Posted on 2019-12-11
Do yourself a favour. Don’t read this article until you’ve read Sleep 2.0 of Joompa and implemented everything recommended there. Not bothering with any of those basic lifestyle tips but trying the hacks listed below is comparable to being that guy who takes 3 different protein shakes a day but doesn’t go to the gym. Sorry, but supplements, equipment and technology aren’t the foundation of success, they’re either a means of helping those struggling to make the basics count, or tools for those trying to get an edge to take their success to another level. This is not medical advice, but it is information you can use to discuss possible solutions with your doctor, which should be done before you begin taking any supplement.
If we’re getting scientific with sleep, the key word is Melatonin. It’s known as the darkness hormone, and is released by the pineal gland in your brain at night. Good sleep is dependent on it, and to facilitate melatonin release requires it’s precursor to be produced as a neurotransmitter in your brain; serotonin. To perfect this process requires 3 key steps: consumption, metabolism, and production.
If we look at what serotonin is made from, its ingredient in your diet is the amino acid, tryptophan. Whilst this is present in foods like salmon, turkey, eggs, cheese, nuts & seeds, pineapple and spinach, it’s absorption is improved when consumed with carbohydrates. Carbohydrates also have a calming effect on those suffering from high stress levels, assisting in making it easier to get to sleep. The key, as mentioned in Sleep 2.0, is to ensure the carbs are not simple sugars and you’re not eating a large quantity too close to bed that will mean your stomach is digesting food until far into your sleep cycles.
A key part of tryptophan metabolism in the body is Vitamin B6. The good news is that your salmon, turkey and spinach tryptophan sources are rich B6 providers, with the addition of avocados, bananas and potatoes also being effective.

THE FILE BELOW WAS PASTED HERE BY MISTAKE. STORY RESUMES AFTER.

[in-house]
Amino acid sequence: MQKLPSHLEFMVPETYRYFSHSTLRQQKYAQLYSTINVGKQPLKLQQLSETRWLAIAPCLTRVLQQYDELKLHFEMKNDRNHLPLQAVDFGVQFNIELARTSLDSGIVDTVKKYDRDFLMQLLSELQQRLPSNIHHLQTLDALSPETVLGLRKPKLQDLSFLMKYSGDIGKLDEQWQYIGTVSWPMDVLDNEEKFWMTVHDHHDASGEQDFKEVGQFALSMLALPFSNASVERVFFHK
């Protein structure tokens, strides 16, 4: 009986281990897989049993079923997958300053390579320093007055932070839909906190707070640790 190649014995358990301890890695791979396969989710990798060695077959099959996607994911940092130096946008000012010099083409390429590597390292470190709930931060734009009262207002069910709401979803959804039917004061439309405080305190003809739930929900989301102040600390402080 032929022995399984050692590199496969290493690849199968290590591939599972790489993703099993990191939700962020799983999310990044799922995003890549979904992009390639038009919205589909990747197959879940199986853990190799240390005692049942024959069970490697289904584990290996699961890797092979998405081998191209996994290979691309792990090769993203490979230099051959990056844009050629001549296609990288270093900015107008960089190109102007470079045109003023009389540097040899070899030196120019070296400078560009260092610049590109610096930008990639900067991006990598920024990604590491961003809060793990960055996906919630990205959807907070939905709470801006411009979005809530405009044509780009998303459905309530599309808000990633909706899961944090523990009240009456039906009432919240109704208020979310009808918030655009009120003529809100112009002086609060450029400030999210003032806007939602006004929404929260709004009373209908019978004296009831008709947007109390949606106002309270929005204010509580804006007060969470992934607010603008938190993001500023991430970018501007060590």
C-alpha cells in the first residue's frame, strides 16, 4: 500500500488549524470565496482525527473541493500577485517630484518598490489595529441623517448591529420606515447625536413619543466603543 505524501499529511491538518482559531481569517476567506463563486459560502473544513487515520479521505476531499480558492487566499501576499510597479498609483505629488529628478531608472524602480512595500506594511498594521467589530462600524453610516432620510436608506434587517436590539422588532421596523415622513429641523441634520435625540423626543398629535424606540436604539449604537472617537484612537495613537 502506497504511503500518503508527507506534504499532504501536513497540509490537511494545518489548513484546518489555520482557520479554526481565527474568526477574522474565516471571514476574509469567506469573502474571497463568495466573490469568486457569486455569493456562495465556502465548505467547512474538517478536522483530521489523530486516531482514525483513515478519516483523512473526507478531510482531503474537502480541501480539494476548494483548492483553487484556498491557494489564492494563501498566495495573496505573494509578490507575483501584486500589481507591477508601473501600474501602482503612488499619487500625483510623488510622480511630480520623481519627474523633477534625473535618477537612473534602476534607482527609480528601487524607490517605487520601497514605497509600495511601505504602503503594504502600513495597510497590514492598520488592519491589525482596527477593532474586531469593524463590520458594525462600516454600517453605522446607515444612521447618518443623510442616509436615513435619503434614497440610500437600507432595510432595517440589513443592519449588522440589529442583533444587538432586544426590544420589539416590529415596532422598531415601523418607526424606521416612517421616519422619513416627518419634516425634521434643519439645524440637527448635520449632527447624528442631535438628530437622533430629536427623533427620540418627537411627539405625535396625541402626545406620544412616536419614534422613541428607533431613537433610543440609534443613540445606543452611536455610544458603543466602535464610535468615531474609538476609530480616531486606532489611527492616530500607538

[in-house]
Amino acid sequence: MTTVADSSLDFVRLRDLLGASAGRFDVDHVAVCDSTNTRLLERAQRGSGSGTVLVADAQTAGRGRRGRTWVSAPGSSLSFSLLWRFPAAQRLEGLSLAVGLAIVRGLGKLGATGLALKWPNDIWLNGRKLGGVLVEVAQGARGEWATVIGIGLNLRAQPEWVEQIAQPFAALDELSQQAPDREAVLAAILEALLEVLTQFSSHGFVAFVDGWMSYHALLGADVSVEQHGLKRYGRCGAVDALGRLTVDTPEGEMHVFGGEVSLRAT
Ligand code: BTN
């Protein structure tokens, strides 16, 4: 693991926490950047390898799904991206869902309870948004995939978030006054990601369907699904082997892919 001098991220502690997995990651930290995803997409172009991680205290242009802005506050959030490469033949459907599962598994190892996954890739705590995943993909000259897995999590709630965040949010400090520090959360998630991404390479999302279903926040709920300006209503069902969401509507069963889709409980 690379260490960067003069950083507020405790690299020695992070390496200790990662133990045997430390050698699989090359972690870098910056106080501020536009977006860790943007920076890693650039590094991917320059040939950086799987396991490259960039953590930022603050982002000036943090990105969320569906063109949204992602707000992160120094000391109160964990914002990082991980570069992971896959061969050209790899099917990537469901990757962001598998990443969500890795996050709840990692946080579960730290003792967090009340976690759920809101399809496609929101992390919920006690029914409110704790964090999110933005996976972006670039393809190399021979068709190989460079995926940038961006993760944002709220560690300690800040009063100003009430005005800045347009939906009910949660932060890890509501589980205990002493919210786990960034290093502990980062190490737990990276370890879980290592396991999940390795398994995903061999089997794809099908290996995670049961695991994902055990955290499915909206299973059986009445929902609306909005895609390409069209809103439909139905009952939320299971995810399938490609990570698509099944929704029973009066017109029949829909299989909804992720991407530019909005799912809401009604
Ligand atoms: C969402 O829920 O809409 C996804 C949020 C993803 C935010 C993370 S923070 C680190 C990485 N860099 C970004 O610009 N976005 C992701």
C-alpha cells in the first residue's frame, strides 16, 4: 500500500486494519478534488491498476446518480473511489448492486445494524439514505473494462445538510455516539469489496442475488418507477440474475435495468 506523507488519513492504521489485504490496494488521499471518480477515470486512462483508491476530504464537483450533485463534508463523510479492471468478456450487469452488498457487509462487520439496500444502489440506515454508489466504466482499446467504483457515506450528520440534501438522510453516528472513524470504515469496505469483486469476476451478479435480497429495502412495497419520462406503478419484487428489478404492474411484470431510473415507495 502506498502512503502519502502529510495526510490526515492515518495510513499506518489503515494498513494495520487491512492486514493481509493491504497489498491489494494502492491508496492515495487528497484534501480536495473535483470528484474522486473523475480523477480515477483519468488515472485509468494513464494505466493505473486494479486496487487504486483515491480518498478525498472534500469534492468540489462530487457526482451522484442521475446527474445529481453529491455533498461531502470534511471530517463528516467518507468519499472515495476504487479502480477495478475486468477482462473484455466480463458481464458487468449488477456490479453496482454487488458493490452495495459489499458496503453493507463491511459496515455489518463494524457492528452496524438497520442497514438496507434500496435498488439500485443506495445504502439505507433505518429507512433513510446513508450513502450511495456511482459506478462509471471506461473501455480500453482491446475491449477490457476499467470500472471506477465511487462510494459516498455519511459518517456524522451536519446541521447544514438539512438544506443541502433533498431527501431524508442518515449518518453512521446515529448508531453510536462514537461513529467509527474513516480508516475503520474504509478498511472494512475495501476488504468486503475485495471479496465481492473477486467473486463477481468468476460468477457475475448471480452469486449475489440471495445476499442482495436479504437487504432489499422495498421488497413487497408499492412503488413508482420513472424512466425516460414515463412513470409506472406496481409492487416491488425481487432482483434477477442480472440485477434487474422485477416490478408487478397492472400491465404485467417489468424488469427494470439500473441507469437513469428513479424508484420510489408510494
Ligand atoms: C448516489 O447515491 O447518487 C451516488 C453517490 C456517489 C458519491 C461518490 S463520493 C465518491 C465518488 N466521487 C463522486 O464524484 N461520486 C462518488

Two supplements that we don’t fully understand the mechanisms of, but both of which contribute to serotonin release.
Taurine is notorious for its inclusion in energy drinks, where in low quantities it can enhance the effects of caffeine, whilst also reducing the anxious side effects of it. However, in isolation and higher doses, taurine provides a contrary effect to caffeine, assisting in calmness and sleepiness. Experiments on flies with similar sleep mechanisms to us have shown improvements with Taurine supplementation. It’s the result of improving GABA and serotonin release, both of which play a role in magical melatonin production.
Glycine, taken in a range of 3-5g orally before bed, also has studies to show it assists in increasing serotonin production.
Magnesium is a key mineral in your electrolyte balance and is crucial for entering the parasympathetic state (ie being relaxed). If you’ve had a blood screening and it’s low then 100% you need to be on it, but it’s a commonly deficient mineral and harmless to try supplementing. Take Magnesium Bisglycinate an hour before bed and it could help with both getting to sleep and staying asleep.
Find yourself unable to sleep because you’ve got 22 things running through your mind? Decisions for your day that you’re questioning, ideas for the next big project, countless items that you can’t forget to add to your to-do list tomorrow. These can all be stressful and go round and round in your mind, but a commonly effective solution is to write them down. You are no longer concerned about forgetting important moments of inspiration, and you make peace with your thoughts on things that have happened. It’s easily the cheapest kit you can buy to assist with sleep, just don’t turn on a bright light each time you need to roll over and write something down.
Breathing is essentially linked to your body’s state of relaxation. One of the key differences in one’s breathing is whether they’re doing so with their nose or their mouth. Nasal breathing should occur when one is in what is referred to as the para-sympathetic state (i.e., calm) and oral breathing happens when one’s shoulders are rising and they’re sympathetic (stressed).